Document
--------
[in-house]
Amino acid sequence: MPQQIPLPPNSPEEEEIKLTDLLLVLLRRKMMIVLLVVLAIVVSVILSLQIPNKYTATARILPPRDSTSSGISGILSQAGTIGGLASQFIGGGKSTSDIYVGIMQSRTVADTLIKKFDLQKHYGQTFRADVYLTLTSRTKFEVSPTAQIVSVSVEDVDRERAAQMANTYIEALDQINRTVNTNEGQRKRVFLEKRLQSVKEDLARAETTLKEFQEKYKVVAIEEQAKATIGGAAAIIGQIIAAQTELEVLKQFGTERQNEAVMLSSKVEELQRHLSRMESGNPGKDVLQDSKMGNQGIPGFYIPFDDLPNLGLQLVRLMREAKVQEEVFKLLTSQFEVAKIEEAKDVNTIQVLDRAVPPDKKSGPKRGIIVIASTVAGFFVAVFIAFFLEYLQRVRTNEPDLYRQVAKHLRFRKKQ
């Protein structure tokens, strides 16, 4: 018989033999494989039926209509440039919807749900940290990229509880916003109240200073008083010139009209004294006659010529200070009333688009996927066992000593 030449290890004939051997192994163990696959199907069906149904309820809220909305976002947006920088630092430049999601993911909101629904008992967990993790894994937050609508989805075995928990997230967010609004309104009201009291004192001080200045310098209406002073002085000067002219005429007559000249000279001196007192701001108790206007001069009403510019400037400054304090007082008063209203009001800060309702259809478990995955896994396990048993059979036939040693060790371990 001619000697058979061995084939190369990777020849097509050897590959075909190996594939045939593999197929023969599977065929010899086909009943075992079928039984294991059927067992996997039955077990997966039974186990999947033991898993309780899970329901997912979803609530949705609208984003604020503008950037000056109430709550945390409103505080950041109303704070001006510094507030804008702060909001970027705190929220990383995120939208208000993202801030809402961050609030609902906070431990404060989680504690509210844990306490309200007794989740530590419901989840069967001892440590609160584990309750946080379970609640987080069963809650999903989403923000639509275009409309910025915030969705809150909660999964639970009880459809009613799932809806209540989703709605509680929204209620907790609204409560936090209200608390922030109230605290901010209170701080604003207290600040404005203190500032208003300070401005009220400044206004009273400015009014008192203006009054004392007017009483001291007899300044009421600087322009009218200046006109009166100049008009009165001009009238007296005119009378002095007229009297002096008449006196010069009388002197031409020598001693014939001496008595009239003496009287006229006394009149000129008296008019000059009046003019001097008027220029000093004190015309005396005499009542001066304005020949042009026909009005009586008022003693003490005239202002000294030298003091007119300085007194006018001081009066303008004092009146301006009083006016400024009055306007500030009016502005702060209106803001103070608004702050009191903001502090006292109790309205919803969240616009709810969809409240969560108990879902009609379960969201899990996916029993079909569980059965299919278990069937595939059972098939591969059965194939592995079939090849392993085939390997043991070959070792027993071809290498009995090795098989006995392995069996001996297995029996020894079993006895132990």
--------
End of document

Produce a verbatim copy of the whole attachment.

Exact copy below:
[in-house]
Amino acid sequence: MPQQIPLPPNSPEEEEIKLTDLLLVLLRRKMMIVLLVVLAIVVSVILSLQIPNKYTATARILPPRDSTSSGISGILSQAGTIGGLASQFIGGGKSTSDIYVGIMQSRTVADTLIKKFDLQKHYGQTFRADVYLTLTSRTKFEVSPTAQIVSVSVEDVDRERAAQMANTYIEALDQINRTVNTNEGQRKRVFLEKRLQSVKEDLARAETTLKEFQEKYKVVAIEEQAKATIGGAAAIIGQIIAAQTELEVLKQFGTERQNEAVMLSSKVEELQRHLSRMESGNPGKDVLQDSKMGNQGIPGFYIPFDDLPNLGLQLVRLMREAKVQEEVFKLLTSQFEVAKIEEAKDVNTIQVLDRAVPPDKKSGPKRGIIVIASTVAGFFVAVFIAFFLEYLQRVRTNEPDLYRQVAKHLRFRKKQ
């Protein structure tokens, strides 16, 4: 018989033999494989039926209509440039919807749900940290990229509880916003109240200073008083010139009209004294006659010529200070009333688009996927066992000593 030449290890004939051997192994163990696959199907069906149904309820809220909305976002947006920088630092430049999601993911909101629904008992967990993790894994937050609508989805075995928990997230967010609004309104009201009291004192001080200045310098209406002073002085000067002219005429007559000249000279001196007192701001108790206007001069009403510019400037400054304090007082008063209203009001800060309702259809478990995955896994396990048993059979036939040693060790371990 001619000697058979061995084939190369990777020849097509050897590959075909190996594939045939593999197929023969599977065929010899086909009943075992079928039984294991059927067992996997039955077990997966039974186990999947033991898993309780899970329901997912979803609530949705609208984003604020503008950037000056109430709550945390409103505080950041109303704070001006510094507030804008702060909001970027705190929220990383995120939208208000993202801030809402961050609030609902906070431990404060989680504690509210844990306490309200007794989740530590419901989840069967001892440590609160584990309750946080379970609640987080069963809650999903989403923000639509275009409309910025915030969705809150909660999964639970009880459809009613799932809806209540989703709605509680929204209620907790609204409560936090209200608390922030109230605290901010209170701080604003207290600040404005203190500032208003300070401005009220400044206004009273400015009014008192203006009054004392007017009483001291007899300044009421600087322009009218200046006109009166100049008009009165001009009238007296005119009378002095007229009297002096008449006196010069009388002197031409020598001693014939001496008595009239003496009287006229006394009149000129008296008019000059009046003019001097008027220029000093004190015309005396005499009542001066304005020949042009026909009005009586008022003693003490005239202002000294030298003091007119300085007194006018001081009066303008004092009146301006009083006016400024009055306007500030009016502005702060209106803001103070608004702050009191903001502090006292109790309205919803969240616009709810969809409240969560108990879902009609379960969201899990996916029993079909569980059965299919278990069937595939059972098939591969059965194939592995079939090849392993085939390997043991070959070792027993071809290498009995090795098989006995392995069996001996297995029996020894079993006895132990």